Total       First Quarter 2010
Impaired Loans
     

Loans
Identified in FSA
(December 31, 2009
and prior)

 
 
 
At or for the Quarter Ended March 31, (dollars in millions)                
Finance receivables considered for impairment $ 1,720.7   $ 412.7   $ 1,308.0
Impaired finance receivables with specific allowance   138.3     51.9     86.4
Specific allowance for impaired receivables   20.1     12.9     7.2
Impaired finance receivables with no specific allowance   1,582.4     360.8     1,221.6
Average investment in impaired finance receivables   1,626.6     206.4     1,420.2

The remaining principal balance prior to FSA of finance receivables with evidence of credit deterioration since origination at March 31, 2010 and December 31, 2009, respectively, was $1,982.1 million and $2,310.3 million.

Accretable discount activity for loans accounted for under ASC 310-30-5 at Emergence Date (dollars in millions):
Accretable discount, December 31, 2009 $ 454.8  
Accretion   (30.5 )
Disposals/transfers   (92.3 )
 
Accretable discount, March 31, 2010 $ 332.0  
 

8



The following table presents changes in the allowance for credit losses:

       
  CIT Predecessor CIT
At or for the Quarter Ended March 31, (dollars in millions) 2010 2009
 

Balance, beginning of period $   $ 1,096.2  
 
 

 
Provision for credit losses   186.6     535.4  
Reserve change relating to new accounting pronouncement   39.7      
Reserve changes relating to sales, foreign currency translation, other   (3.2 )   (2.3 )
 
 
 
Net additions to the reserve for credit losses   223.1     533.1  
 
 
 
Charged-off - finance receivables   (44.4 )   (327.1 )
Recoveries of amounts charged-off post-FSA(1)   2.1     14.1  
 
 
 
Net credit losses   (42.3 )   (313.0 )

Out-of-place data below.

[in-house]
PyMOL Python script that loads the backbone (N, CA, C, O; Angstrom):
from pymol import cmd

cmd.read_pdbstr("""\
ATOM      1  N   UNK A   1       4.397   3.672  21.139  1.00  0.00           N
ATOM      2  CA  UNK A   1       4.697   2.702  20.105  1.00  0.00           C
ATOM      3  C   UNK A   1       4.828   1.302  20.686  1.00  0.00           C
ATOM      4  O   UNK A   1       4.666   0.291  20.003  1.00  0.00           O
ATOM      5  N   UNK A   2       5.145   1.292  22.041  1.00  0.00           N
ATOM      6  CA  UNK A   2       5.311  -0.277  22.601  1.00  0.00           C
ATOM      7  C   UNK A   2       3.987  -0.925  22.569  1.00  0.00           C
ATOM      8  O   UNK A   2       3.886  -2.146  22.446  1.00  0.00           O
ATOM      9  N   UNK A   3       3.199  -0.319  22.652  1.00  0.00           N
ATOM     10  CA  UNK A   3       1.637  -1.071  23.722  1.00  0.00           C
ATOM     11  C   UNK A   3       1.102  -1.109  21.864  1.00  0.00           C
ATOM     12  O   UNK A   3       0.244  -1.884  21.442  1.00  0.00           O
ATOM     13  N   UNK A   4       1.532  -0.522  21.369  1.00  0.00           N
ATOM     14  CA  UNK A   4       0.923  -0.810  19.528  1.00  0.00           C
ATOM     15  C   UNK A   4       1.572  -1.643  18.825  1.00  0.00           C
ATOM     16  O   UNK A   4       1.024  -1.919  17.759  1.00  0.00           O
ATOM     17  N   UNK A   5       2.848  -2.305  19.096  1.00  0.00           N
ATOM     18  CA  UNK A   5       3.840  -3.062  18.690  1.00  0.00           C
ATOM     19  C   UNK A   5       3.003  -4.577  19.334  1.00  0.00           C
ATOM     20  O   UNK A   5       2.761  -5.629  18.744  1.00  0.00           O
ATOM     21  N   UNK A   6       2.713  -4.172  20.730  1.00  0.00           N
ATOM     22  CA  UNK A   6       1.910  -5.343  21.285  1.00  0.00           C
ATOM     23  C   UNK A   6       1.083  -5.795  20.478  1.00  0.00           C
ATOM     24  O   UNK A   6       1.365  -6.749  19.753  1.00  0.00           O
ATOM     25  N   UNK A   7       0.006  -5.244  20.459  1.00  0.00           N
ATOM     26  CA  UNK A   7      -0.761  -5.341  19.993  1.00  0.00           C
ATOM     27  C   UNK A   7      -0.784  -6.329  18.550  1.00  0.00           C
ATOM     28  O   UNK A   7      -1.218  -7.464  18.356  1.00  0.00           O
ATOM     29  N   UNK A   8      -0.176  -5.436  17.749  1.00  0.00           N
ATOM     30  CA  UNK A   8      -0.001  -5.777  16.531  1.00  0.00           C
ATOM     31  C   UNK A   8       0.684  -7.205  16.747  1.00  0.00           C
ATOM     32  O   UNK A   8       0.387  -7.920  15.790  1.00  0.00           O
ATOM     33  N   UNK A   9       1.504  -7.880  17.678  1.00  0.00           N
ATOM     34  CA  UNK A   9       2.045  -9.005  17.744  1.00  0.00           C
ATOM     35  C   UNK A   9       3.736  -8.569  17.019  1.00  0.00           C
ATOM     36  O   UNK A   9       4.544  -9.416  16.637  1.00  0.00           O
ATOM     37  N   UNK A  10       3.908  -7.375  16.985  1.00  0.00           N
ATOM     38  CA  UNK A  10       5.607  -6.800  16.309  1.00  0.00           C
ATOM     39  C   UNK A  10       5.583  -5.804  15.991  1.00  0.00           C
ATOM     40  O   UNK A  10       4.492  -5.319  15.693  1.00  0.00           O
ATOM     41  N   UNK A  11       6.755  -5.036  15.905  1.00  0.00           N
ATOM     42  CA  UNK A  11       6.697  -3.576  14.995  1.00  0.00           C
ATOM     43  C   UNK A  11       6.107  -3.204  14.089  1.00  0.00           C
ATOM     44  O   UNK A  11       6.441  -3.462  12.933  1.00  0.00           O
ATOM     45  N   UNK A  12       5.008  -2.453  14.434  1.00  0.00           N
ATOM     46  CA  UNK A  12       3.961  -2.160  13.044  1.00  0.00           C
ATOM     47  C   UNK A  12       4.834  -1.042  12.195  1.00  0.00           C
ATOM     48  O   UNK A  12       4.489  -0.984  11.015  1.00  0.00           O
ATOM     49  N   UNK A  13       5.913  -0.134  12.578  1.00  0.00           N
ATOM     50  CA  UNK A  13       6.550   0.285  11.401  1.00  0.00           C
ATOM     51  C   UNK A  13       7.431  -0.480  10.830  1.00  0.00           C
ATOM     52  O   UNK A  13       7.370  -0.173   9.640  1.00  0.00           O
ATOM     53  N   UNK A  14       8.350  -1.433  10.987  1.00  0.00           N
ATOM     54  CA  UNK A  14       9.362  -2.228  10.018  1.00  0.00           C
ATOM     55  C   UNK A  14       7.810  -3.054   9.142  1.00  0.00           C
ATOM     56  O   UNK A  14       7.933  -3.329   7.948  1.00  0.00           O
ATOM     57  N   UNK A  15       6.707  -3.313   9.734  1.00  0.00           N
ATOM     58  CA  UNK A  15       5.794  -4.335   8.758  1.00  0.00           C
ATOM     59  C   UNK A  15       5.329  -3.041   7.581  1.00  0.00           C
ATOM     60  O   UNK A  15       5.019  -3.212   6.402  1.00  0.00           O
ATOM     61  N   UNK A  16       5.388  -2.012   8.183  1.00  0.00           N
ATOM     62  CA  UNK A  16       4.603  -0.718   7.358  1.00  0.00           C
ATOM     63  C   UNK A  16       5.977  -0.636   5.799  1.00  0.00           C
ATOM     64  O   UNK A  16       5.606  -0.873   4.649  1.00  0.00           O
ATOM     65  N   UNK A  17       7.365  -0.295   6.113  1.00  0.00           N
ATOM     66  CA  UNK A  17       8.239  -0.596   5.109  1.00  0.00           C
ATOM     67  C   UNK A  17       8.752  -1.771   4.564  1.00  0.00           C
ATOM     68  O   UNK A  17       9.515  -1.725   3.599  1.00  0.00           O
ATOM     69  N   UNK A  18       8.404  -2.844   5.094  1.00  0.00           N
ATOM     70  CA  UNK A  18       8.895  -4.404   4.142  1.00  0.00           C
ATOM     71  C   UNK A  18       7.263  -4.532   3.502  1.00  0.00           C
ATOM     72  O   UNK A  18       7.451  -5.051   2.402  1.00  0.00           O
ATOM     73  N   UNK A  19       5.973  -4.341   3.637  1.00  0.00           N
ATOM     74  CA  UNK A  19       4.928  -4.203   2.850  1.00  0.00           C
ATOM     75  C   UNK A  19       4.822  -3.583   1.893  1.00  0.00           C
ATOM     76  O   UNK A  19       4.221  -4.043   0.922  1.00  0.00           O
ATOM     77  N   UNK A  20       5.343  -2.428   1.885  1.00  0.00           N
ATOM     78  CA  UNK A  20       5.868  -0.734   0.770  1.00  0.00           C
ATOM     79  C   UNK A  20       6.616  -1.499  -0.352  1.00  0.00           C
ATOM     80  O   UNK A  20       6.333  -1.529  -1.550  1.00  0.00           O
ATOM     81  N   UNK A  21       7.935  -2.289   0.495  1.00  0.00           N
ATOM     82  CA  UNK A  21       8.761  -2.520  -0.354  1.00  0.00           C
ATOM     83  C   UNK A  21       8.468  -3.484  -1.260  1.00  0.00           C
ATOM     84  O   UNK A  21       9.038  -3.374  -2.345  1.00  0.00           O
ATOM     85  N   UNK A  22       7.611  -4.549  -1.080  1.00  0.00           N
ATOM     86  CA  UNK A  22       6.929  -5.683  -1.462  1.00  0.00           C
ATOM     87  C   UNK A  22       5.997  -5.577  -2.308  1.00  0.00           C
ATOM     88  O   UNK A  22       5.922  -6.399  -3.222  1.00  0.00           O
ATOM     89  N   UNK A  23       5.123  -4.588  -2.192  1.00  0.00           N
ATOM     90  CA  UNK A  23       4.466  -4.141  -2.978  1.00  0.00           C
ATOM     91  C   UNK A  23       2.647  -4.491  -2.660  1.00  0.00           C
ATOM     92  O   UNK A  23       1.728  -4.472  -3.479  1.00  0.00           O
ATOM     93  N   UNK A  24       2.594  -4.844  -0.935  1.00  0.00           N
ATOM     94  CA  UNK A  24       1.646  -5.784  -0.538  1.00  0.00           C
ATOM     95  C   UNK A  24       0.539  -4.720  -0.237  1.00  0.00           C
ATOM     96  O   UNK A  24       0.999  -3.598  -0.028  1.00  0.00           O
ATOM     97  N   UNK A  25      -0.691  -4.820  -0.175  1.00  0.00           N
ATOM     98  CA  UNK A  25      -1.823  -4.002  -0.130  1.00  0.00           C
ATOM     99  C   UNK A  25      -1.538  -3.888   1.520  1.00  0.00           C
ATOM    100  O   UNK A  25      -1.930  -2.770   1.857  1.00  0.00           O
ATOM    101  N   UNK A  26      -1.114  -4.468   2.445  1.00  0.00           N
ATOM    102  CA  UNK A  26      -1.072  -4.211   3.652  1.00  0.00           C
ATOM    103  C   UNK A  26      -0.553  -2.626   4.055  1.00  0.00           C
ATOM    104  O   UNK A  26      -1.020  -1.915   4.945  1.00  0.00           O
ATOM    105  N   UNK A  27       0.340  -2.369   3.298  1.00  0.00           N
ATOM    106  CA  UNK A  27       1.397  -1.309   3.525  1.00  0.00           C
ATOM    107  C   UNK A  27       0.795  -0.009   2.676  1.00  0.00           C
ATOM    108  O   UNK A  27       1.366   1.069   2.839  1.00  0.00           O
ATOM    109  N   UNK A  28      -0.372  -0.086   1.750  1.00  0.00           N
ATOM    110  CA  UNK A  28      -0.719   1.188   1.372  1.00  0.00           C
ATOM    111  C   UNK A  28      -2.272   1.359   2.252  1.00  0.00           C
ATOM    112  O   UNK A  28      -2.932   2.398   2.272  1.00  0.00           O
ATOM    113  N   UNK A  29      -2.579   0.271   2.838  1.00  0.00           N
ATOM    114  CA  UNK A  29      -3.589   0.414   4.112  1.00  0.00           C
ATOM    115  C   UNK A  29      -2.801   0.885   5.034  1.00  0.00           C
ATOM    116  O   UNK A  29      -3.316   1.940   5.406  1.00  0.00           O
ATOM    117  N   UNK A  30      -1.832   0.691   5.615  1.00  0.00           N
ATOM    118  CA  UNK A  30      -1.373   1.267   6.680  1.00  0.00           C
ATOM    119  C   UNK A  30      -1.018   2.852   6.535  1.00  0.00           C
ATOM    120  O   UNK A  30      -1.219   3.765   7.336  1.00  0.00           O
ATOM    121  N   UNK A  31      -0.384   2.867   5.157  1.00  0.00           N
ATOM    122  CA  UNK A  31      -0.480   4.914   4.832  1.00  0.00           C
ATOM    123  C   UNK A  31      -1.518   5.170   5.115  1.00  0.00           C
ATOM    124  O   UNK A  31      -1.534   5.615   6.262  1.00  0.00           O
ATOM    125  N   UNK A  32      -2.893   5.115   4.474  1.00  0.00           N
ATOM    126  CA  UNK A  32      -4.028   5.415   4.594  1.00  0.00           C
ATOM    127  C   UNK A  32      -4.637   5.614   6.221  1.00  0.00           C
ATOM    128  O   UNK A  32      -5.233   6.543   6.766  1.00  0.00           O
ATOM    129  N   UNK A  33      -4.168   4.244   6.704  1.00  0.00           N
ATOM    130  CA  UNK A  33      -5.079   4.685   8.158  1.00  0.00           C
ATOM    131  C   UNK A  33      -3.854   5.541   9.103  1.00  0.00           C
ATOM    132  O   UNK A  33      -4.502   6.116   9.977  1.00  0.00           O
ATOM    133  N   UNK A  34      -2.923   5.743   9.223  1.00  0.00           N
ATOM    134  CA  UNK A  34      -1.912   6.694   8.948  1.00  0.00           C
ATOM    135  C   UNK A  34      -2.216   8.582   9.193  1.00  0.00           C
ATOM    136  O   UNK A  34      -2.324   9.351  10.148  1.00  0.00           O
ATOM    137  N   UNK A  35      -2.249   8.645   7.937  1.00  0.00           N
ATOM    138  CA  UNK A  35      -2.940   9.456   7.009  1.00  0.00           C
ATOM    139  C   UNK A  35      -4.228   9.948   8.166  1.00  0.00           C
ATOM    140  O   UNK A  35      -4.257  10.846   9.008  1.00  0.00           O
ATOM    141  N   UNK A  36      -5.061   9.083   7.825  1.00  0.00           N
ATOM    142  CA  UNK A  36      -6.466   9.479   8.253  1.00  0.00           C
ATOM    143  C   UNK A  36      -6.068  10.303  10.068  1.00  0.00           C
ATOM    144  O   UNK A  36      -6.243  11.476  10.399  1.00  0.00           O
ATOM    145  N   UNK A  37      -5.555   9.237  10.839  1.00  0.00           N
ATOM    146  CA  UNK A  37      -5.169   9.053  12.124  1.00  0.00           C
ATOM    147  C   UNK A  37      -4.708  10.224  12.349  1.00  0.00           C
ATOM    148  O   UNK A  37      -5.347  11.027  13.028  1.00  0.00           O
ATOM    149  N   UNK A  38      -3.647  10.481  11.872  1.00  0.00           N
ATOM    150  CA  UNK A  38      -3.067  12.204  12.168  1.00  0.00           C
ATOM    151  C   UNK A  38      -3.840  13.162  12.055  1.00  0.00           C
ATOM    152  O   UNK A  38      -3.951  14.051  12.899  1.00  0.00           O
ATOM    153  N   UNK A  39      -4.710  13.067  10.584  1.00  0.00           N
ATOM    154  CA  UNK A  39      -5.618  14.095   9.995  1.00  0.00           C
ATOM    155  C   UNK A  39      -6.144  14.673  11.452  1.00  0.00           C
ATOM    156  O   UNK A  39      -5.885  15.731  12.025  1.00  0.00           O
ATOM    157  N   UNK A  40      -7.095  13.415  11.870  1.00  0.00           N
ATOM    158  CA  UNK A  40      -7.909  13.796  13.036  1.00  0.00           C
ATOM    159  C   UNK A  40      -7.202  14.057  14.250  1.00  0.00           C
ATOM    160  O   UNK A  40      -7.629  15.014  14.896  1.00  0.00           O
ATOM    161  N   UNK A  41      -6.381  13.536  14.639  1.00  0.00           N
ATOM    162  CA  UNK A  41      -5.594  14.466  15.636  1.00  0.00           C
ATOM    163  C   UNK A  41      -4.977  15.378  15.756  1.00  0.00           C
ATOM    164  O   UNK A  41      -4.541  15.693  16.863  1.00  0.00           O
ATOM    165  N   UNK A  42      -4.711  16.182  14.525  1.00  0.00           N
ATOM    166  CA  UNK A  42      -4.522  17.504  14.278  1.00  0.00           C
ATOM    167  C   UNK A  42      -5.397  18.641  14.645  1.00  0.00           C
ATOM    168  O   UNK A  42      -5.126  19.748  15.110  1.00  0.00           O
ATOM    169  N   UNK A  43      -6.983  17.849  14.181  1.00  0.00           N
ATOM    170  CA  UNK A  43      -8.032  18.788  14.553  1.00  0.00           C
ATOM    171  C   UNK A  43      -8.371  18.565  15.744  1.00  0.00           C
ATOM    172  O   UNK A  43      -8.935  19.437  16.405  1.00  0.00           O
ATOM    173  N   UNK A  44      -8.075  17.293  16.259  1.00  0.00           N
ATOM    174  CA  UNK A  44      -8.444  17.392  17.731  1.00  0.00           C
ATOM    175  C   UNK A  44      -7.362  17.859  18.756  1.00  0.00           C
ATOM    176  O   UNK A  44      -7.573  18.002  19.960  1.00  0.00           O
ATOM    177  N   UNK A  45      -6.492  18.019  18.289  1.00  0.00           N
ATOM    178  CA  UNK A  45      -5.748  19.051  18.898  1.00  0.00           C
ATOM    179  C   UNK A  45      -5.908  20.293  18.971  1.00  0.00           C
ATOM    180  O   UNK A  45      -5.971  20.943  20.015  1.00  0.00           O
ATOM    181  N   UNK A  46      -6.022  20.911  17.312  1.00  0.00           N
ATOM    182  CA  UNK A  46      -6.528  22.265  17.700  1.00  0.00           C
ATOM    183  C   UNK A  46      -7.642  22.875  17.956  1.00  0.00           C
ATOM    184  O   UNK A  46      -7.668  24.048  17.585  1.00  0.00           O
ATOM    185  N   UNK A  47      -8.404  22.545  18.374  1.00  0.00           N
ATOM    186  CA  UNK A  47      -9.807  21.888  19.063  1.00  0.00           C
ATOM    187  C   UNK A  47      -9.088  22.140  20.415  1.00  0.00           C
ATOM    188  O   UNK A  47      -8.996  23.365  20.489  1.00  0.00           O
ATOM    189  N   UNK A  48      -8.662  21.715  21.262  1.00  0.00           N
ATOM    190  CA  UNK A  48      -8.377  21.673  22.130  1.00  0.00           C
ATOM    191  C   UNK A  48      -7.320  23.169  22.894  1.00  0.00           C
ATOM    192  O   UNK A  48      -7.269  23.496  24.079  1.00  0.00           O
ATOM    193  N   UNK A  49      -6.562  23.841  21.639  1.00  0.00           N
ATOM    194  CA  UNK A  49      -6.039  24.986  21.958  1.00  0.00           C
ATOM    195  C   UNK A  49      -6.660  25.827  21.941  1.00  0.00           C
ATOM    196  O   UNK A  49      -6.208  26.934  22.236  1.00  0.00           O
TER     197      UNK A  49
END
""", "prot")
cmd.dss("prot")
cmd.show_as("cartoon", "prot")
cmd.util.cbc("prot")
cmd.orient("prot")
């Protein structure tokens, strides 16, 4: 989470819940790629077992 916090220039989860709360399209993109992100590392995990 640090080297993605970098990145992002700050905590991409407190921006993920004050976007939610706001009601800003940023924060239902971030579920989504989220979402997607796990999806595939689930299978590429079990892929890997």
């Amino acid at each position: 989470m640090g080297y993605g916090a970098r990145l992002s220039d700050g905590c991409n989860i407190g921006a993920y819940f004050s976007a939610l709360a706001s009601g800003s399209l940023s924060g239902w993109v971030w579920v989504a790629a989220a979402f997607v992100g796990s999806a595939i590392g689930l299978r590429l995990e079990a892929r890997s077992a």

Reserve balance - end of period $ 180.8   $ 1,316.3  
 
     
 

(1)     

2010 recoveries do not include $44 million of recoveries on accounts that were charged-off pre-FSA and are included in Other Income.

NOTE 3 – LONG-TERM BORROWINGS

The following table presents outstanding long-term borrowings:

(dollars in millions)

  CIT Group Inc   Subsidiaries   Total   Total
  March 31, 2010       March 31, 2010       March 31, 2010       December 31, 2009
 
 
 
 
Secured borrowings $   $ 13,200.9   $ 13,200.9   $ 14,346.5
Secured credit facility and expansion                      
credit facility   464.2     6,467.7     6,931.9     7,716.6
Senior unsecured notes   86.1     146.7     232.8     268.1
Series A Notes   18,807.0         18,807.0     18,733.6
Series B Notes       2,196.5     2,196.5     2,198.2
 
 
 
 
Total debt $ 19,357.3   $ 22,011.8   $ 41,369.1   $ 43,263.0
 
 
 
 

The Company prepaid $750 million of the secured credit facility and expansion credit facility in the first quarter of 2010, and an additional $1.5 billion on April 30, 2010. The Company also repaid $731 million of secured rail financing in the first quarter of 2010.

9



Secured Borrowings

Set forth below are borrowings and pledged assets primarily owned by consolidated special purpose entities. Creditors of these special purpose entities received ownership and/or security interests in the assets. These special purpose entities are intended to be bankruptcy remote so that such assets are not available to creditors of CIT or any affiliates of CIT. These transactions do not meet accounting requirements for sales treatment and are recorded as secured borrowings. Except as otherwise noted, pledged assets listed below are not pledged to lenders under the Credit Facility or Expansion Credit Facility.

  March 31, 2010   December 31, 2009
 
 
  Secured   Assets   Secured       Assets
  Borrowing     Pledged     Borrowing   Pledged
 
 
 
 
Education trusts and conduits (student loans) $ 5,427.7   $ 6,947.2   $ 5,864.3   $ 6,864.7
Goldman Sachs TRS(1)   2,314.1     3,205.3     2,552.7     3,429.6
Vendor finance(2)   629.0     797.5     1,120.7     1,589.4
Equipment lease securitizations (Vendor)   1,265.8     1,265.2     706.0     762.2
Canadian equipment receivables financing   684.6     720.0     543.0     557.6
Corporate finance (energy project finance)   288.7     317.1     288.9     305.0
Corporate finance (SBL)(2)   182.1     220.3        
 
 
 
 
    Subtotal - Finance Receivables   10,792.0     13,472.6     11,075.6     13,508.5